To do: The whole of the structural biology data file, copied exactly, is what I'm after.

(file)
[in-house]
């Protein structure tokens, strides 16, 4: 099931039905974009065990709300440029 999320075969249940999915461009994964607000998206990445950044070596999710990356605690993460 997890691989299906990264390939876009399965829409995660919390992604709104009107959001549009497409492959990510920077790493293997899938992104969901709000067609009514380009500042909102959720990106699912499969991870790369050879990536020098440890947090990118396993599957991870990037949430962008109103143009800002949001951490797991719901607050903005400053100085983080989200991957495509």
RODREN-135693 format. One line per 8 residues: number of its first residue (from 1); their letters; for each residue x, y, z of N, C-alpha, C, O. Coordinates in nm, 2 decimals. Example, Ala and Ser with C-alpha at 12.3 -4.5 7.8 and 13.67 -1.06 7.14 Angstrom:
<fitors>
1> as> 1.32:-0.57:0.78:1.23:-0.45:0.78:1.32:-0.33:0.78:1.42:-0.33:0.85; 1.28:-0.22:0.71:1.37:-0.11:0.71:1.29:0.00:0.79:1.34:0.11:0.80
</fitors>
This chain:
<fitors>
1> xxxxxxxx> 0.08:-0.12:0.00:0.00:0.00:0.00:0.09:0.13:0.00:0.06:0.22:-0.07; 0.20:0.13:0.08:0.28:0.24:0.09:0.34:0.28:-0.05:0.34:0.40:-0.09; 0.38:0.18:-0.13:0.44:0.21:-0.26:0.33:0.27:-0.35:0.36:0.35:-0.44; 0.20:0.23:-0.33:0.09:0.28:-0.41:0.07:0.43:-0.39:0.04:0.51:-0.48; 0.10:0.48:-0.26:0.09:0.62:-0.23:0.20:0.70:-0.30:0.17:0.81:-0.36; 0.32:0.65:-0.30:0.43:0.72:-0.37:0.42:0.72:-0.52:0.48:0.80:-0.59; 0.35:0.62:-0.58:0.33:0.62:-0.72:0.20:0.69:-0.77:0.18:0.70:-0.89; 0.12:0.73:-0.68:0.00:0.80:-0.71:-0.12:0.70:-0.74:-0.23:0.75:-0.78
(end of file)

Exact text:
[in-house]
């Protein structure tokens, strides 16, 4: 099931039905974009065990709300440029 999320075969249940999915461009994964607000998206990445950044070596999710990356605690993460 997890691989299906990264390939876009399965829409995660919390992604709104009107959001549009497409492959990510920077790493293997899938992104969901709000067609009514380009500042909102959720990106699912499969991870790369050879990536020098440890947090990118396993599957991870990037949430962008109103143009800002949001951490797991719901607050903005400053100085983080989200991957495509």
RODREN-135693 format. One line per 8 residues: number of its first residue (from 1); their letters; for each residue x, y, z of N, C-alpha, C, O. Coordinates in nm, 2 decimals. Example, Ala and Ser with C-alpha at 12.3 -4.5 7.8 and 13.67 -1.06 7.14 Angstrom:
<fitors>
1> as> 1.32:-0.57:0.78:1.23:-0.45:0.78:1.32:-0.33:0.78:1.42:-0.33:0.85; 1.28:-0.22:0.71:1.37:-0.11:0.71:1.29:0.00:0.79:1.34:0.11:0.80
</fitors>
This chain:
<fitors>
1> xxxxxxxx> 0.08:-0.12:0.00:0.00:0.00:0.00:0.09:0.13:0.00:0.06:0.22:-0.07; 0.20:0.13:0.08:0.28:0.24:0.09:0.34:0.28:-0.05:0.34:0.40:-0.09; 0.38:0.18:-0.13:0.44:0.21:-0.26:0.33:0.27:-0.35:0.36:0.35:-0.44; 0.20:0.23:-0.33:0.09:0.28:-0.41:0.07:0.43:-0.39:0.04:0.51:-0.48; 0.10:0.48:-0.26:0.09:0.62:-0.23:0.20:0.70:-0.30:0.17:0.81:-0.36; 0.32:0.65:-0.30:0.43:0.72:-0.37:0.42:0.72:-0.52:0.48:0.80:-0.59; 0.35:0.62:-0.58:0.33:0.62:-0.72:0.20:0.69:-0.77:0.18:0.70:-0.89; 0.12:0.73:-0.68:0.00:0.80:-0.71:-0.12:0.70:-0.74:-0.23:0.75:-0.78